Supporting an ageing population: the need for a new economic strategy

workersThe UK, in common with all rich nations and some poorer ones too, faces an ageing population. The health and social care needed to support this needs to be well-funded, which requires sufficient wealth creation across the country.

At the moment, the UK’s productivity lags significantly behind other rich countries and needs to be seriously addressed by whichever government takes office after the upcoming election. The growth of productivity, or how much output is produced from given inputs (land, labour, capital, entrepreneurship etc), is the key to a rising standard of living. It makes possible choices between, for example, more work for a higher income, or more leisure for the same income.

The Guardian’s economics editor Larry Elliott here discusses these issues and makes a strong case for an ambitious industrial and regional policy to boost productivity growth. As he says, the average productivity in the UK’s Greater South-East, including London, is higher than that in Germany. If the average productivity of the UK as a whole is well behind that in Germany, as well as France and the US, this means that there is a strong regional dimension to the problem. The rest of the UK lags well behind the Greater South-East, and this is a major reason for the country’s high level of regional income inequality.

This is not a new development. Under Margaret Thatcher, the deep recession of the 1980s and the periodic overvaluation of the pound over decades has constrained the growth of exports, particularly of manufactures. This affected the North of England especially badly, as shrunken industries were often never replaced by new and growing ones. Outside the South-East, unemployment is generally higher and incomes and productivity are lower. The boom of the mid-to-late 1980s was concentrated in services and in the South-East, further exacerbating the regional divide.

Under the last Labour government, substantial public money was poured into poorer regions and public sector employment rose substantially. However since the turn to austerity under the Conservatives, public employment has fallen back dramatically. While private sector employment has boomed, much of this has been at low wages or in involuntary self-employment. Prosperity is absent from many parts of the UK, which surely contributed to the vote for Brexit.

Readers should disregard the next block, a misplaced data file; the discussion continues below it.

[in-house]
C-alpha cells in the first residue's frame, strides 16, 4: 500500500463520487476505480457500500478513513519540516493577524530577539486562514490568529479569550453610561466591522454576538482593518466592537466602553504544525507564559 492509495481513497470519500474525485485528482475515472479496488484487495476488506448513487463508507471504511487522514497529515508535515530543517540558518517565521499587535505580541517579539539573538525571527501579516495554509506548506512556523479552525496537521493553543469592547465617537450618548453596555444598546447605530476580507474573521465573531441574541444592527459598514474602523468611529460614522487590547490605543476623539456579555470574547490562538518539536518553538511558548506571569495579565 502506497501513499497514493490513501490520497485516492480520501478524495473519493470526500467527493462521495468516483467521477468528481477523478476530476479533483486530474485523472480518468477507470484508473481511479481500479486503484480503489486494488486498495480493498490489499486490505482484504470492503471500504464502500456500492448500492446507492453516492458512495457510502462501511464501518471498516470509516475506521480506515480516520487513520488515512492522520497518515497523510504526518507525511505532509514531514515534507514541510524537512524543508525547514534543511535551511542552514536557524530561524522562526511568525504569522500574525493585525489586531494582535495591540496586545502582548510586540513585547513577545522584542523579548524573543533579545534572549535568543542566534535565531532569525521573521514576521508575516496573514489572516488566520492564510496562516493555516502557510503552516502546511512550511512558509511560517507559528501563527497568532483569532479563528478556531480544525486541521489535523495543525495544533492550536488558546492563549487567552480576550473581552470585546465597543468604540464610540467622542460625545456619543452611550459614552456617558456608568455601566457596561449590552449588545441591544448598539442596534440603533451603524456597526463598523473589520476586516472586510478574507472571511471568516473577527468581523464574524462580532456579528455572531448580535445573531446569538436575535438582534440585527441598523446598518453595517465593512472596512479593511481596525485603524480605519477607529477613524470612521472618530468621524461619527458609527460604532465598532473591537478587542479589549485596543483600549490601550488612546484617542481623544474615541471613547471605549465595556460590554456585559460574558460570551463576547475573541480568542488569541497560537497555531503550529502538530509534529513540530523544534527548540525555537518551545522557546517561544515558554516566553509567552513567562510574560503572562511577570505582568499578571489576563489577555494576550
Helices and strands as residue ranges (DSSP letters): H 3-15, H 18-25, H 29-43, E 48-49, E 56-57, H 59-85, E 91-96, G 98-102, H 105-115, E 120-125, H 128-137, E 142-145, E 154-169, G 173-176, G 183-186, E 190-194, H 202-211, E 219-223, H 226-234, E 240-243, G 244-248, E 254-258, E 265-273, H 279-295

What is needed is a private sector boom outside the South-East, which allows the neglected regions of the UK to catch up with the richer ones. Some might argue that encouraging migration to the South, where greater demand for more highly paid employment already exists is part of the solution. Maybe so, but an expansion in the Midlands and North is also vital. What is to be done?

Sustaining the weaker value of the pound, although it may make imports more expensive and reduce consumption for a time, should help boost exports. There are signs of this happening, although there has been no renaissance. But it could eventually lead to a long-overdue rebalancing of the economy, encouraging the growth of net exports and reducing the accumulation of debt in the private and public sectors.

An ambitious regional policy would involve substantial public investment in infrastructure and fiscal incentives to encourage private sector investment and growth outside the South-East.

An industrial policy which encourages innovation, R&D and ongoing skill development is also vital. Improved skills on their own will not work. There needs to be a demand for skills and good quality jobs, generated by private sector growth which absorbs the available supply. In the absence of such demand, workers with improved skills will simply move South to where the jobs are.

None of this can be left up to the private sector alone, or indeed the public sector. It should instead involve public-private sector cooperation from the national to the local level. An attitude of experimentation is needed, so that successful policy outcomes are reinforced and failures are learned from but discarded. A diverse economic base should be developed as far as possible, in order to promote knowledge and investment spillovers between firms and sectors, and to reduce the impact of economic shocks over the longer term.

Some of these ideas can be found in the election manifestos of the main political parties in the UK, which is welcome. To make a success of life after Brexit, to generate the resources needed to support an ageing population, to make inroads into inequality and to close the productivity gap, there is plenty of work ahead for policymakers.


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